Auchincloss Event Gives Needham Voice on World Events

February 28, 2024
• U.S. Rep. Jake Auchincloss stood unwavering in his support for Israel and Ukraine during a virtual roundtable with Needham constituents Monday afternoon.

In his second term, Auchincloss — who represents the state’s 4th congressional district — fielded questions from local residents, some of whom challenged the congressman on his stance with Israel. He also urged for the continuation of spending in Ukraine. About 60 people attended via Zoom.

In his introductory remarks, Auchincloss highlighted the passage of a bipartisan tax package and addressed the ongoing migrant crisis, which he said “ultimately, it’s Congress’s fault” — a Senate bill that called for increased border security and strengthened immigration processes was “torpedoed” by Republican leadership, he said.

What has successfully passed through the Senate is aid to Israel and Ukraine, as well as humanitarian support for Gaza.

“This bill is critically necessary. I’m very much in favor of it and want to vote for it on the House floor,” Auchincloss said. “Unfortunately, the speaker (Rep. Mike Johnson), despite the fact that there’s a majority in favor of it in the House, has so far resisted calls to bring it to the House floor.”

Auchincloss received praise from voters for his outspoken support for Israel since the Oct. 7 attack, including from Dave Sherman, who asked the congressman to “please, please, please be consistent about that” when other political leaders criticize Israel’s response.

“I have been willing and will continue to be willing to criticize members of my own party as well as Republicans who I think are incorrect in how they are describing the situation or who are unfair or who are anti-Zionist or antisemitic in their language,” Auchincloss said, adding that President Biden has always proven himself to be an ally.

Resident Zeenat Rasheed challenged Auchincloss’s support for Israel by citing the famine millions of Palestinians currently face. United Nations officials have signaled the dire need for food and clean water in the region amid Israel’s bombing. Rasheed asked if Auchincloss believes food is a basic human right and if Israel has a responsibility to prevent starvation.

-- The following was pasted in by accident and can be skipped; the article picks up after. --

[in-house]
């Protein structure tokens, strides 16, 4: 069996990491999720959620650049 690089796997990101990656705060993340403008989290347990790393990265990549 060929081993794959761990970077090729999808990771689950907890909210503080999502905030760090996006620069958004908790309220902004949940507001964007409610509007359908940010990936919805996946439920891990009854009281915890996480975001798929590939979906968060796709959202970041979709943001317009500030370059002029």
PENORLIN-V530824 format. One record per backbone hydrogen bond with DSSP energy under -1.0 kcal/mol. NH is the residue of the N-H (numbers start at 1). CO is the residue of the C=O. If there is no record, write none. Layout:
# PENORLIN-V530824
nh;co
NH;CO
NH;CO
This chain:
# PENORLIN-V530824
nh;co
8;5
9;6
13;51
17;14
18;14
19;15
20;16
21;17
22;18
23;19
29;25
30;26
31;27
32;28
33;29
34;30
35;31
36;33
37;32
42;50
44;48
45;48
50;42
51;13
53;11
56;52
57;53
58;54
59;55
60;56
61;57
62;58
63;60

“The humanitarian situation in Gaza is dire. I think it is an overly simplistic evaluation, though, to say that it is Israel preventing aid from coming in,” Auchincloss responded, pointing to “severe impediments.”

Rasheed interrupted to state that Israel controls some of Gaza’s borders and questioned how Israel, therefore, is not partially at fault. Auchincloss did not address Rasheed’s follow-up, instead stressing the need for a mutual ceasefire, return of hostages and demilitarization of Gaza. For a sustainable ceasefire, he added that Hamas cannot remain in power.

“Hamas cannot have any place in postwar governance in Gaza… because ultimately, if Hamas is allowed to remain in control of Gaza, it will be the Palestinian people who are eviscerated and who will suffer more than any other,” he said.

Chris Foster also pushed back on Auchincloss’s position.

“The UN defines collective punishment as a war crime, and I don’t know what else to call depriving millions of people of food, water, shelter and basic human rights something other than collective punishment,” Foster said of Israel.

Auchincloss staunchly rejected that notion, calling assertions of genocide “a gross distortion of the historical record and the context and reality of what’s happening in the Middle East right now.”

For families of Muslim and Arab descent, life post-Oct. 7 has involved bullying in school and fears of censorship, resident Anna Giraldo-Kerr said. When she asked how the community could help their diverse neighbors feel included, Auchincloss acknowledged the issues local students face, including Jewish students who are victims of harassment.

When it comes to his colleagues, Auchincloss expressed frustration over moderate House Republicans’ inability to oppose former President Trump in an election year, particularly when it comes to legislation that would support Ukraine. Trump vocally opposes sending aid to the country.

The conflict in Ukraine carries personal implications for local resident Patricia O’Meara, who has waited to adopt her 15-year-old daughter from Ukraine since the war started. O’Meara urged Auchincloss to support legislation to resume adoptions.

“We’re looking for our government to please work with the Ukrainian government to open up international adoption again,” O’Meara said. “Our kids have been sitting in orphanages in other countries for the last two years, wondering why we haven’t come to get them, why we can’t continue our adoptions.”

Auchincloss called it “one example of the human cost of this brutal, unprovoked invasion by Vladimir Putin.”

Toward the end of the roundtable, Auchincloss praised outgoing state Rep. Denise Garlick, who announced earlier this month that she would not run for reelection. He called her a “terrific partner” and “a tremendously thoughtful policymaker.”

While challenges lie ahead, Auchincloss, a self-described “history nerd,” shared his positive outlook.

“It’s impossible to not read the history of this country and to marvel at the resilience of our civil society and of our citizenry, and also to see the painful lesson that, as Winston Churchill said, politicians will exhaust every single long option here in America but ultimately end up getting it mostly right,” Auchincloss said, “and that gives me a baseline level of optimism.”

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